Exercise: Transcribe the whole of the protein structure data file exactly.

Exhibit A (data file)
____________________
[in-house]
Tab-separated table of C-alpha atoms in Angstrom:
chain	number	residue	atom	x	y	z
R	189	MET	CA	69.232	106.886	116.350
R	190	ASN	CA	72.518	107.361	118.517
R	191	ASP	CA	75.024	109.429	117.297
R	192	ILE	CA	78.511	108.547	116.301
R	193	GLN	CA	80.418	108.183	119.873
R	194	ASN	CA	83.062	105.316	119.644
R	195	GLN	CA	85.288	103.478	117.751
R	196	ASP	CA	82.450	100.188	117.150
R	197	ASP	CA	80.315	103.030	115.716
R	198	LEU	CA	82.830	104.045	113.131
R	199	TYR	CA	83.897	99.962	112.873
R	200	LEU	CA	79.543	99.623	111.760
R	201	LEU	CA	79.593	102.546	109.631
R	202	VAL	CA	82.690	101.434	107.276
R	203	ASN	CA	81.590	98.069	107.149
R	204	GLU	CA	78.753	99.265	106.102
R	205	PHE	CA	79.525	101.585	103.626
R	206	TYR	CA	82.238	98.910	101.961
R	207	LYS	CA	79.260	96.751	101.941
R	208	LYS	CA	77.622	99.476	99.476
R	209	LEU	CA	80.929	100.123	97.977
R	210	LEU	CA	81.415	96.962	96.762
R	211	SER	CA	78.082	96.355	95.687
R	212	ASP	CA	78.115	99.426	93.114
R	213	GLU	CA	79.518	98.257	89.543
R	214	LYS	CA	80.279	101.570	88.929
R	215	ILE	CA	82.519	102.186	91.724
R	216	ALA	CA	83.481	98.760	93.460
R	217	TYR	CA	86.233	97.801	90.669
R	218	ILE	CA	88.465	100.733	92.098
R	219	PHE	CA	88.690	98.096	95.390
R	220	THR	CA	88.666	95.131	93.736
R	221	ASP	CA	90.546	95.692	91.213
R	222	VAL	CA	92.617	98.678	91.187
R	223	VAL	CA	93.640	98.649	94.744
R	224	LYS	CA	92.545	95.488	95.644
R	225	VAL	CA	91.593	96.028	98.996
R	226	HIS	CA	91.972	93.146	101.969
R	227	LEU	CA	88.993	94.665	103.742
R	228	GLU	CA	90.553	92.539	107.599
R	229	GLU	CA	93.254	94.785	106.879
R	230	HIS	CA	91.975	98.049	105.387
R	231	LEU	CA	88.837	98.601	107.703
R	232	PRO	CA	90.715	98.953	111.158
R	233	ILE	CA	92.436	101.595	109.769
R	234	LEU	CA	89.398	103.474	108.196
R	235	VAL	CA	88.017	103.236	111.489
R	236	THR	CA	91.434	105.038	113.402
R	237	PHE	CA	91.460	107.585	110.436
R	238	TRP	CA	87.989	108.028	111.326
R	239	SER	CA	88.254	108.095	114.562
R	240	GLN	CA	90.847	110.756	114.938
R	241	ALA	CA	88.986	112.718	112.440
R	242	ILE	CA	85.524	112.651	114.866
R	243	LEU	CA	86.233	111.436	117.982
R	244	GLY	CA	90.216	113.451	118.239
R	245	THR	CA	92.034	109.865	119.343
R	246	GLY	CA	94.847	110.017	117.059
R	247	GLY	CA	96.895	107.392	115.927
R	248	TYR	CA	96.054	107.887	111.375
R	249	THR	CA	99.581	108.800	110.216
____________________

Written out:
[in-house]
Tab-separated table of C-alpha atoms in Angstrom:
chain	number	residue	atom	x	y	z
R	189	MET	CA	69.232	106.886	116.350
R	190	ASN	CA	72.518	107.361	118.517
R	191	ASP	CA	75.024	109.429	117.297
R	192	ILE	CA	78.511	108.547	116.301
R	193	GLN	CA	80.418	108.183	119.873
R	194	ASN	CA	83.062	105.316	119.644
R	195	GLN	CA	85.288	103.478	117.751
R	196	ASP	CA	82.450	100.188	117.150
R	197	ASP	CA	80.315	103.030	115.716
R	198	LEU	CA	82.830	104.045	113.131
R	199	TYR	CA	83.897	99.962	112.873
R	200	LEU	CA	79.543	99.623	111.760
R	201	LEU	CA	79.593	102.546	109.631
R	202	VAL	CA	82.690	101.434	107.276
R	203	ASN	CA	81.590	98.069	107.149
R	204	GLU	CA	78.753	99.265	106.102
R	205	PHE	CA	79.525	101.585	103.626
R	206	TYR	CA	82.238	98.910	101.961
R	207	LYS	CA	79.260	96.751	101.941
R	208	LYS	CA	77.622	99.476	99.476
R	209	LEU	CA	80.929	100.123	97.977
R	210	LEU	CA	81.415	96.962	96.762
R	211	SER	CA	78.082	96.355	95.687
R	212	ASP	CA	78.115	99.426	93.114
R	213	GLU	CA	79.518	98.257	89.543
R	214	LYS	CA	80.279	101.570	88.929
R	215	ILE	CA	82.519	102.186	91.724
R	216	ALA	CA	83.481	98.760	93.460
R	217	TYR	CA	86.233	97.801	90.669
R	218	ILE	CA	88.465	100.733	92.098
R	219	PHE	CA	88.690	98.096	95.390
R	220	THR	CA	88.666	95.131	93.736
R	221	ASP	CA	90.546	95.692	91.213
R	222	VAL	CA	92.617	98.678	91.187
R	223	VAL	CA	93.640	98.649	94.744
R	224	LYS	CA	92.545	95.488	95.644
R	225	VAL	CA	91.593	96.028	98.996
R	226	HIS	CA	91.972	93.146	101.969
R	227	LEU	CA	88.993	94.665	103.742
R	228	GLU	CA	90.553	92.539	107.599
R	229	GLU	CA	93.254	94.785	106.879
R	230	HIS	CA	91.975	98.049	105.387
R	231	LEU	CA	88.837	98.601	107.703
R	232	PRO	CA	90.715	98.953	111.158
R	233	ILE	CA	92.436	101.595	109.769
R	234	LEU	CA	89.398	103.474	108.196
R	235	VAL	CA	88.017	103.236	111.489
R	236	THR	CA	91.434	105.038	113.402
R	237	PHE	CA	91.460	107.585	110.436
R	238	TRP	CA	87.989	108.028	111.326
R	239	SER	CA	88.254	108.095	114.562
R	240	GLN	CA	90.847	110.756	114.938
R	241	ALA	CA	88.986	112.718	112.440
R	242	ILE	CA	85.524	112.651	114.866
R	243	LEU	CA	86.233	111.436	117.982
R	244	GLY	CA	90.216	113.451	118.239
R	245	THR	CA	92.034	109.865	119.343
R	246	GLY	CA	94.847	110.017	117.059
R	247	GLY	CA	96.895	107.392	115.927
R	248	TYR	CA	96.054	107.887	111.375
R	249	THR	CA	99.581	108.800	110.216